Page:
Some thoughts from Catlin Gabel Middle School head Paul Andrichuk:
Catlin Gabel students are critical and independent thinkers. It’s an aspect of the school culture that is celebrated, but more importantly, it allows students to be careful consumers of all information. Reading skills are guided, modeled, and practiced, regardless of whether the information is on the screen or in a first-edition novel.
Those who worry that the internet may be rewiring our brains are correct, and the evolution of this vital organ continues, just as it has responded to every other substantial change in human history. What remains at the core of reading—from books and computers—is that we continue to value and teach the thinking skills beyond the symbols.
Read the full article
Isn’t this more consistent with the pursuit of learning? Thanks, Stephen. danah will be pleased.
In a move that will disseminate faculty research and scholarship as broadly as possible, the Harvard Law School faculty unanimously voted last week to make each faculty member’s scholarly articles available online for free, making HLS the first law school to commit to a mandatory open access policy.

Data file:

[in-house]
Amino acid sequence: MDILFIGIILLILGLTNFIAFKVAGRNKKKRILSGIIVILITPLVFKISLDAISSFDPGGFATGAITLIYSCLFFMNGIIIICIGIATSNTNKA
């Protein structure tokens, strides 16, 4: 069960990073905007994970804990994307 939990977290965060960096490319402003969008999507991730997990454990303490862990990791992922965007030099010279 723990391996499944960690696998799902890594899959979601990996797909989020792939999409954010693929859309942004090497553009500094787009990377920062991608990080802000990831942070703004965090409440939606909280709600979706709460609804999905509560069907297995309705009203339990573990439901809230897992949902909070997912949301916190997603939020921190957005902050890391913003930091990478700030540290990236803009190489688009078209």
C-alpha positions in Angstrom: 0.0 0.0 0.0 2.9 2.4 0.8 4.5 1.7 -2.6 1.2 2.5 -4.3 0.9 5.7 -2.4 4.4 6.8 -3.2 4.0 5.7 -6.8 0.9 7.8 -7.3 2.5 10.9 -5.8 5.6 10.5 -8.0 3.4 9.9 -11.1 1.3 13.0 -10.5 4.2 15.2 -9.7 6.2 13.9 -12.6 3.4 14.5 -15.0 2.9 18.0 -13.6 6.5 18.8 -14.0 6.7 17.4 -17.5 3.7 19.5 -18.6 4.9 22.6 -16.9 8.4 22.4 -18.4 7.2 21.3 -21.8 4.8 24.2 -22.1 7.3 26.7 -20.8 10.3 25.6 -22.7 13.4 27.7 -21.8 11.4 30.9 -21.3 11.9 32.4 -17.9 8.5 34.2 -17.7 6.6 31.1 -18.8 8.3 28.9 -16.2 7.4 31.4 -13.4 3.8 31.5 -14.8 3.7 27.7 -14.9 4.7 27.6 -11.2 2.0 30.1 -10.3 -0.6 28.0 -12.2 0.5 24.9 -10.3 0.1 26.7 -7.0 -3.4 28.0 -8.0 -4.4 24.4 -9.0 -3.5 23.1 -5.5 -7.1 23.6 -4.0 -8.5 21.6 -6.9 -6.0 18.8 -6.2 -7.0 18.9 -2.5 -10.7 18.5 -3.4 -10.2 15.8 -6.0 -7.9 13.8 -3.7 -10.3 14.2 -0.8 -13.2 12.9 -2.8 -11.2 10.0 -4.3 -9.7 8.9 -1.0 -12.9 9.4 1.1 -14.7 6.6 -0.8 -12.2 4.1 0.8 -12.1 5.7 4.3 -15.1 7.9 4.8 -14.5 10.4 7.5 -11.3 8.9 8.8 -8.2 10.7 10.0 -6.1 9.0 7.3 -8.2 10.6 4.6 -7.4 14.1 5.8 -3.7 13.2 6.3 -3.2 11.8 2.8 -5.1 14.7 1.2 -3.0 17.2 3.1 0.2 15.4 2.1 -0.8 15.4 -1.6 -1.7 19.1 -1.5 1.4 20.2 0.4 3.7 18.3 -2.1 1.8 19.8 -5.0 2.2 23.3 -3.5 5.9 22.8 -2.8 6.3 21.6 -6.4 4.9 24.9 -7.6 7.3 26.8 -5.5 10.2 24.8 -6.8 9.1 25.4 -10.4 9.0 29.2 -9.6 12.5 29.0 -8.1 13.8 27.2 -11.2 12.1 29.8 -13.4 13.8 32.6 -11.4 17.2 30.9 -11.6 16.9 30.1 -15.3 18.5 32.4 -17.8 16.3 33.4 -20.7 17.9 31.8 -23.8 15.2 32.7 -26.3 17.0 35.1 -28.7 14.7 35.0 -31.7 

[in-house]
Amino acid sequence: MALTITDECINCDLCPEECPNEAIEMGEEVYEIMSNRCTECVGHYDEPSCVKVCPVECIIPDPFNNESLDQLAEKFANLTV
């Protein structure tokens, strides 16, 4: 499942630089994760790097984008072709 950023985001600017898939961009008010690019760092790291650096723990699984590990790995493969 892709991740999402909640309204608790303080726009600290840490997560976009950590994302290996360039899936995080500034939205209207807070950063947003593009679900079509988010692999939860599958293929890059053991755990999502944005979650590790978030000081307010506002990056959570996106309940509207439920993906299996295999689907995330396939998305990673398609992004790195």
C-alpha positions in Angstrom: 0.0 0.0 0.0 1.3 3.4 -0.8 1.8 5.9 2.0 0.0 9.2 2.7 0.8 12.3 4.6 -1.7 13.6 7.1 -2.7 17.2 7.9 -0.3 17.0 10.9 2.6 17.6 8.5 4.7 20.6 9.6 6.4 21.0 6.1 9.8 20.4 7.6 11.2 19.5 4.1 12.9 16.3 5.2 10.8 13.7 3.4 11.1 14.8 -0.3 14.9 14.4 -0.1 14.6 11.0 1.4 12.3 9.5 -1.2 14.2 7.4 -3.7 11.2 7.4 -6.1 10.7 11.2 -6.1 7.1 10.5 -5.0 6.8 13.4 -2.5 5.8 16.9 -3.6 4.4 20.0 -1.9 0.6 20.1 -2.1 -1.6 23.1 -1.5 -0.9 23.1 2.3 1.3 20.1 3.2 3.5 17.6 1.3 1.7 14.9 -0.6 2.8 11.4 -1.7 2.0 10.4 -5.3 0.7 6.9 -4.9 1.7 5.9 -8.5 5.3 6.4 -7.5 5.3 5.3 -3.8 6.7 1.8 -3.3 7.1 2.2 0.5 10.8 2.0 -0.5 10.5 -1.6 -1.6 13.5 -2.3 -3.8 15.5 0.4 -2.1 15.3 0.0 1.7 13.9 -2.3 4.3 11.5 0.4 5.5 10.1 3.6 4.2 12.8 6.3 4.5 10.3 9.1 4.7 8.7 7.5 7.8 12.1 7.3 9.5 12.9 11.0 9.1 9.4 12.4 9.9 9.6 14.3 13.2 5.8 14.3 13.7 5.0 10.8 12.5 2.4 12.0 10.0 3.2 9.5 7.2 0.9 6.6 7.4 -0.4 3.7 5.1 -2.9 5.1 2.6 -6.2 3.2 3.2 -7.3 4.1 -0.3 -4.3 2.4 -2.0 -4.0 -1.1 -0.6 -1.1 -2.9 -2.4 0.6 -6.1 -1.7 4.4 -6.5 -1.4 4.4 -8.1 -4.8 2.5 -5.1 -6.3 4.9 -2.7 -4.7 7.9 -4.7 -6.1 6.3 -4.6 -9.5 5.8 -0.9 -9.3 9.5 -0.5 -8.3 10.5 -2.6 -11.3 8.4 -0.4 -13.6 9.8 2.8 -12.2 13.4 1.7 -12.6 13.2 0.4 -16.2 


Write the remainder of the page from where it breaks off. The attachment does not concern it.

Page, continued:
Under the new policy, HLS will make articles authored by faculty members available in an online repository, whose contents would be searchable and available to other services such as Google Scholar. Authors can also legally distribute the articles on their own websites, and educators here and elsewhere can freely provide the articles to students, so long as the materials are not used for profit.
source: Harvard Law School
If more schools of higher education do this, then we may have some hope of bridging the research-practice divide. Practitioners do not have the funds or the time to subscribe to expensive academic journals and the proprietary databases required to search them. Most researchers spend precious little time alongside schoolteachers, and when they do, it’s primarily to collect information, not share wisdom. What if teachers could Google for research studies that inform their practice? What if teachers set a standard for themselves to ground their pedagogical strategies in research? Yum.